Mapping Species Distributions

INTRODUCTION TO VASCULAR PLANTS


Blue stickseed (Hackelia micrantha), photo by Jeremy Gatten.

by
Dianne Humphrey and Anna Colangeli

(Environmental Technology Program Camosun College)

To visit the E-Flora BC atlas pages for vascular plants, click here.

Introduction

Vascular plants are the most visible of all the plant groups. They are all around us and include those colourful wildflowers, weeds, and garden plants that we are all familiar with, such as wild roses, buttercups, cacti, lupines, dephiniums, daisies, and many many more. Our trees and shrubs are also vascular plants. In fact, most of the plants that you are familiar with are vascular plants.  The exceptions are mosses, liverworts, algae and lichens, which are considered non-vascular plants.

1.  What exactly is a ‘vascular’ plant? 

Plants that can internally transport water and food are called vascular plants.  The tissues which move water are separate from those which move food, but they are located adjacent to each other and are characteristically positioned in the roots, stems, and leaves of a plant. Some familiar plants allow us to readily see their vascular tissues, for example carrots and celery.

Carrots are roots and celery stalks are leaves. The ‘core’ of a carrot (what you see when you cut a carrot in half) is centrally located vascular tissue–characteristic of roots–with the water carrying tissue at the center immediately surrounded by the food carrying tissue.

The ‘strings’ of a celery stalk are actually bundles of water and food carrying vascular tissue. These are similar to the normal ‘circle of bundles’ construction in all green stems.  In both examples, the water carrying tissue is found inside the food carrying tissue in what we call "a bunde".

The veins of leaves, usually prominent on the lower leaf surface, are also vascular tissue. In the veins, water carrying tissue is located above the food carrying tissue.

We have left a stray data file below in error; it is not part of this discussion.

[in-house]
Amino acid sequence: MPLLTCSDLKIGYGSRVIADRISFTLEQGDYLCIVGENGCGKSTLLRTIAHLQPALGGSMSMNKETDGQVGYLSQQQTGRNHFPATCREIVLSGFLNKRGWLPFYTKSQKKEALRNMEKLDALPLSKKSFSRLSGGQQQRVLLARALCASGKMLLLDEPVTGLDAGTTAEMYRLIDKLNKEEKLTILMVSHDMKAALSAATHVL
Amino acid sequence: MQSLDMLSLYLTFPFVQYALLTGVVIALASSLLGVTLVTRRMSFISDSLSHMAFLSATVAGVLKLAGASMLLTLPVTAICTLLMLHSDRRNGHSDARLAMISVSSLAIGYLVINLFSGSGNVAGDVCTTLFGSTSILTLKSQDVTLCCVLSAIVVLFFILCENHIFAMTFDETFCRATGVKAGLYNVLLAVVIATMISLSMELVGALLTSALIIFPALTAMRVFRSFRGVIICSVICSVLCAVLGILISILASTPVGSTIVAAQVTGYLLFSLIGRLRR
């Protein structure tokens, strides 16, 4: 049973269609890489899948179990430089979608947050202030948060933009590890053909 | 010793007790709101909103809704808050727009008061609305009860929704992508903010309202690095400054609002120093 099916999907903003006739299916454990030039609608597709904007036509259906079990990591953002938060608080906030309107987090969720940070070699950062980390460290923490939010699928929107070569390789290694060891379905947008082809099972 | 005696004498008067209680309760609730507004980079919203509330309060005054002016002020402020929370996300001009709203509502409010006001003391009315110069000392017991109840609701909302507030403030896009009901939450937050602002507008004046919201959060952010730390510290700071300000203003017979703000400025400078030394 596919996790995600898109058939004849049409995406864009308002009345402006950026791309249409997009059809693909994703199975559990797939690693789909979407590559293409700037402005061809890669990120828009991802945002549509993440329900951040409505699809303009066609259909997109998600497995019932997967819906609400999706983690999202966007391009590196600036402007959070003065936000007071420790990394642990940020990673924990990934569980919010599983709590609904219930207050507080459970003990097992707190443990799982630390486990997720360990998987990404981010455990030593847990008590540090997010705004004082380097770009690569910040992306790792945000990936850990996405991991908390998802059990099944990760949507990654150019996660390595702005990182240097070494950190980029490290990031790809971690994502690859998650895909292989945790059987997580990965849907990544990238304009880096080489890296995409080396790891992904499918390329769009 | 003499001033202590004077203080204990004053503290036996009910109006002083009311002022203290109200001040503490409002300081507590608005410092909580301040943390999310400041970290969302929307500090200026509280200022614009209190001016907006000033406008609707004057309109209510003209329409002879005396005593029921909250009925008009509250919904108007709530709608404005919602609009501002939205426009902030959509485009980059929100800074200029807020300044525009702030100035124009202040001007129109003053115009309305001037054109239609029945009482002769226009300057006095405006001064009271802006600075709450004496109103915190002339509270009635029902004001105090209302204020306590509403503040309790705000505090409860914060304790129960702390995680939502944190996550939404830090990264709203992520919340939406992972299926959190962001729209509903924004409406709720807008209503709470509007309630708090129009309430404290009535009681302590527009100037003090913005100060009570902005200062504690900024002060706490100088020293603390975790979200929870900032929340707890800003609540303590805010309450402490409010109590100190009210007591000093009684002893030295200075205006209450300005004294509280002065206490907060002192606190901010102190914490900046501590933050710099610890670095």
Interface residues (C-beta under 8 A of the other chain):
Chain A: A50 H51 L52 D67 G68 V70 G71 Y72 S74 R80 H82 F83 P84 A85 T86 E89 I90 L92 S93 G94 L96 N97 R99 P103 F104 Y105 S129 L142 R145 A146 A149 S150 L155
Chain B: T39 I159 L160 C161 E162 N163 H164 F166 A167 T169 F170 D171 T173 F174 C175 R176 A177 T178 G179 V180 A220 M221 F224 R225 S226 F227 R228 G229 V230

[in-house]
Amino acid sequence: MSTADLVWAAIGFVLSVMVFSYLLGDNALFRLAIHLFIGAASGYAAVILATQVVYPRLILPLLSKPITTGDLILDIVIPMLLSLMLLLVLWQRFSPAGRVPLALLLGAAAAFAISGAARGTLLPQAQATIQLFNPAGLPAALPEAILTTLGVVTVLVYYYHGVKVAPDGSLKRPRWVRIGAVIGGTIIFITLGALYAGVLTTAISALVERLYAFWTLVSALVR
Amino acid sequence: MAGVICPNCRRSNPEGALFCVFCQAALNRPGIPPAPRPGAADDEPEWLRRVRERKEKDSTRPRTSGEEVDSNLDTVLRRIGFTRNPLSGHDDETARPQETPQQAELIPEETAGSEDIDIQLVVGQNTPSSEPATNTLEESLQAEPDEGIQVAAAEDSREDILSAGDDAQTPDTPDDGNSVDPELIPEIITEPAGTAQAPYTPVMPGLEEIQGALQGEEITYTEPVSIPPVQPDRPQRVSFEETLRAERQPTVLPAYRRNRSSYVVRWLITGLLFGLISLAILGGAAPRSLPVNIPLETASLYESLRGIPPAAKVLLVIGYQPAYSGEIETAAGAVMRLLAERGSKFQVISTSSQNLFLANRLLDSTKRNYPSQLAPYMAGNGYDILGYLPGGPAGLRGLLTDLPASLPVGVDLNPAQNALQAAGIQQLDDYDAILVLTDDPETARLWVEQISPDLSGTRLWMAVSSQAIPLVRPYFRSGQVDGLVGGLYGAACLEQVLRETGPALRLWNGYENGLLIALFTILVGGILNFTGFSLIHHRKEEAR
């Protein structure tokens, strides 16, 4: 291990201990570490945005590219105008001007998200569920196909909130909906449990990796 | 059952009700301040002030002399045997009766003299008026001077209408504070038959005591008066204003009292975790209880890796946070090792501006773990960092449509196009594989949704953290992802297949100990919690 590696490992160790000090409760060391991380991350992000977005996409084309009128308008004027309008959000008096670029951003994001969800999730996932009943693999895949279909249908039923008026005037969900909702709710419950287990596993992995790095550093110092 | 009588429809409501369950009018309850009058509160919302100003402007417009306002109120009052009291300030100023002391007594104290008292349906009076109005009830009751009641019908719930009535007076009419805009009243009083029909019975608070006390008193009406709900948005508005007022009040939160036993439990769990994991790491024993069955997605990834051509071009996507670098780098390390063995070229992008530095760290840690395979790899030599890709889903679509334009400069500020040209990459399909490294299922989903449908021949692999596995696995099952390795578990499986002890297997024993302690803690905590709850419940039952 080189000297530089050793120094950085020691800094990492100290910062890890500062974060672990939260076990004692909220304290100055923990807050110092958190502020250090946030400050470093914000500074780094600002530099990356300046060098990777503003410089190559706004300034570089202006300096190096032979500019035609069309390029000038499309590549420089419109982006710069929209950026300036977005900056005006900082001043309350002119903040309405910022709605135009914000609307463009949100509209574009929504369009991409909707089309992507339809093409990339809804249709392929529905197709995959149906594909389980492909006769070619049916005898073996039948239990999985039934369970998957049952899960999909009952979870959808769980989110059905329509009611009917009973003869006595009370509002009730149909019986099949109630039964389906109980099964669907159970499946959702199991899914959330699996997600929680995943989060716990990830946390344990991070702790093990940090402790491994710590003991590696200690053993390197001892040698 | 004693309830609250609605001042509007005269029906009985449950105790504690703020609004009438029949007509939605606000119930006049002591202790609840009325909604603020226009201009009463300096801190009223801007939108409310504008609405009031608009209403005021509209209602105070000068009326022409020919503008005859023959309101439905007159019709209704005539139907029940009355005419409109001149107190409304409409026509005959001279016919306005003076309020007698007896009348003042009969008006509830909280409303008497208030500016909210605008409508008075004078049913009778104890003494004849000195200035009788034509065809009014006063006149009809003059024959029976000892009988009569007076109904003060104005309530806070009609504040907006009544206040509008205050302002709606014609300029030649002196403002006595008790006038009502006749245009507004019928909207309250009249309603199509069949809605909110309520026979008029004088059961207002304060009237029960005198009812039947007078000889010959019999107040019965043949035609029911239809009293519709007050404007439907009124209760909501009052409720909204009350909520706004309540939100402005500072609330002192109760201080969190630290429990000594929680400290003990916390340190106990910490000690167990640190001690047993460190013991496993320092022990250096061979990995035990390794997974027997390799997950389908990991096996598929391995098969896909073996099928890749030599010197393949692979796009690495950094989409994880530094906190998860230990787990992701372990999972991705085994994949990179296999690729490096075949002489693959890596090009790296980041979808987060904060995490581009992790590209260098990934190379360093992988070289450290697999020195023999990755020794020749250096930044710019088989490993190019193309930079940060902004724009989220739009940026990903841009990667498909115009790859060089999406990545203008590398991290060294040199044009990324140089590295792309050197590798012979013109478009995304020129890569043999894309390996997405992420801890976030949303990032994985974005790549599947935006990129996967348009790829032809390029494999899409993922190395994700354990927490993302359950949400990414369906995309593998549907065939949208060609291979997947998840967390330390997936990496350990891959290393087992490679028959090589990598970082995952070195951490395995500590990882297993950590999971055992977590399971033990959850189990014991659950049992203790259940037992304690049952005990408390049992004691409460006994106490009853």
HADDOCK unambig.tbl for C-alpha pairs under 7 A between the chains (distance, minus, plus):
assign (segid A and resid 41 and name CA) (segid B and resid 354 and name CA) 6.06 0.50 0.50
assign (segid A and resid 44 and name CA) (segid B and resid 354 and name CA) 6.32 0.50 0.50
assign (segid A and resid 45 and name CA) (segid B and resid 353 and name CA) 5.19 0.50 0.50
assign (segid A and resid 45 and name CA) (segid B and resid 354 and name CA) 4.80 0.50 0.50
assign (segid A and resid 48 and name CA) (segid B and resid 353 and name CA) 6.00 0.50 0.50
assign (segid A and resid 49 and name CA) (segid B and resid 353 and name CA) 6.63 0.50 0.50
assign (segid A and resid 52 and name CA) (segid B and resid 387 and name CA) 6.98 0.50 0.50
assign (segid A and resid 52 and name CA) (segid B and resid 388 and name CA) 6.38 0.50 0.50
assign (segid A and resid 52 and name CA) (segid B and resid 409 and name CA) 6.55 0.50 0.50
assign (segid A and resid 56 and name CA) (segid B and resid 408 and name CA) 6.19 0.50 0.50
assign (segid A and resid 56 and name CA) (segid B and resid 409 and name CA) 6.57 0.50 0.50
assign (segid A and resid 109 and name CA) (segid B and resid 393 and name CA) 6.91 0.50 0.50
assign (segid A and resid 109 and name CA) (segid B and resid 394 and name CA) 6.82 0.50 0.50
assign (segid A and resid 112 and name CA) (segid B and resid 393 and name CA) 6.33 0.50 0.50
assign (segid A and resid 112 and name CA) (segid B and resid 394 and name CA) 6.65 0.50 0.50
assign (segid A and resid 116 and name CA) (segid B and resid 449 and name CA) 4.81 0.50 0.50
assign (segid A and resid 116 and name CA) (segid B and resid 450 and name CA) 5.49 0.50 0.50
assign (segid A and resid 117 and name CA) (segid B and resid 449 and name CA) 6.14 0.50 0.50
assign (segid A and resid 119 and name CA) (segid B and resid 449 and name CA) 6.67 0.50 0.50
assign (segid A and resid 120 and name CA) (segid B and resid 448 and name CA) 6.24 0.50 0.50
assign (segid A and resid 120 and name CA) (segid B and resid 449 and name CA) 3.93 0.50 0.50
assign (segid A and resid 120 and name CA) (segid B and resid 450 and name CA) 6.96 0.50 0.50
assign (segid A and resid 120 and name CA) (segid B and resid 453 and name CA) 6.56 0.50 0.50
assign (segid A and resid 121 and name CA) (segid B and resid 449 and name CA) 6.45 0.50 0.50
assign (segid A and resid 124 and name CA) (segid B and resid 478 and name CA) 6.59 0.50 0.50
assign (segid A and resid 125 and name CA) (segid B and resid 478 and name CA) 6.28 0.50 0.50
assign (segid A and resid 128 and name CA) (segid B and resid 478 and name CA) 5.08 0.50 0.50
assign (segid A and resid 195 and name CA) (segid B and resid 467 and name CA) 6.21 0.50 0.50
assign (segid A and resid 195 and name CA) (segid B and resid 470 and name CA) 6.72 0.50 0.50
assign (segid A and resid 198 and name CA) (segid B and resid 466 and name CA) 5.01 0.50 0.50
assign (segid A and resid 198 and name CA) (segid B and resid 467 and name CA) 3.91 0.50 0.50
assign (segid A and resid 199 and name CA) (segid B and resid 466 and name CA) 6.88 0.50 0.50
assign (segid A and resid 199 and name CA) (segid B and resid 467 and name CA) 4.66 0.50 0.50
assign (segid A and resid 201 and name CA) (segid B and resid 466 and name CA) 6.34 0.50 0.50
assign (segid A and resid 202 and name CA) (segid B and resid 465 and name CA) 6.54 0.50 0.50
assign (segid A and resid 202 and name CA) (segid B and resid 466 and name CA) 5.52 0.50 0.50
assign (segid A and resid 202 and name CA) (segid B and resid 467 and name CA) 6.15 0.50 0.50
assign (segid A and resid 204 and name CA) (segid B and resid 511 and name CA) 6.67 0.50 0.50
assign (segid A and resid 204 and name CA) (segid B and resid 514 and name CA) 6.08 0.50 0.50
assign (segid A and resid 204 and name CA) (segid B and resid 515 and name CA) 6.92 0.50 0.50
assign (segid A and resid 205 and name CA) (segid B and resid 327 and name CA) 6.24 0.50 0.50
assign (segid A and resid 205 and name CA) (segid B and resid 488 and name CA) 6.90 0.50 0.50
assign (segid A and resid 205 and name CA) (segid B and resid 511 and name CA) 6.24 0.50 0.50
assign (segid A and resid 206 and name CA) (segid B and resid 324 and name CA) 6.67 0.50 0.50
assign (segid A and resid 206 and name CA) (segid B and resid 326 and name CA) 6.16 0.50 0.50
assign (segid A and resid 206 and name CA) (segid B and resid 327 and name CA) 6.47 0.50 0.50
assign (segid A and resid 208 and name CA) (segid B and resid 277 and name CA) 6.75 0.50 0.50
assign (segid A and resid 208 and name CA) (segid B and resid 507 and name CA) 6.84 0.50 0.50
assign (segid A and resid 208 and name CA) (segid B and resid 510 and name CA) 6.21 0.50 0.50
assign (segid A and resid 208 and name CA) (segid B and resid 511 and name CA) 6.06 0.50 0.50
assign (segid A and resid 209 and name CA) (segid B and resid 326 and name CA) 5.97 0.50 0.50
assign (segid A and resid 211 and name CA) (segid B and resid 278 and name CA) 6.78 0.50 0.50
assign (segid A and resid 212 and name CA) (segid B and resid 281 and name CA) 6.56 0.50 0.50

Short-beaked Agoseris (Agoseris glauca var. dasycephala). Photo by Curtis Bjork.

Those plants that are perennial increase in stem and root girth over time.  They develop a dead layer (commonly known as bark) on their stem and root surfaces.  They are said to exhibit secondary growth.  These plants gain a ‘ring’ of water carrying tissue each year--added onto the outer surface of the previous rings.  This is ‘wood’ and, for the most part, is made up of dead cells.  The single layer of food carrying tissue is ‘soft’, living, located just beneath the ‘bark’, and continually pushed outward as the plant grows. 

Pulling bark from the surface of a woody stem removes the food carrying tissue.  

Girdling a tree completely prevents food from being transported from the leaves to the roots of vice versa. 

Tapping Maple trees for syrup requires that a tap be inserted into the food carrying cells while they are mobilizing food, stored for the winter in the roots, back up to the buds.  Young ‘inner bark’ can be quite sweet.

2.  What are the basic features of vascular plants?

a.  Anatomically, vascular plants possess roots, stems and leaves – all composed of cells with cellulose cell walls.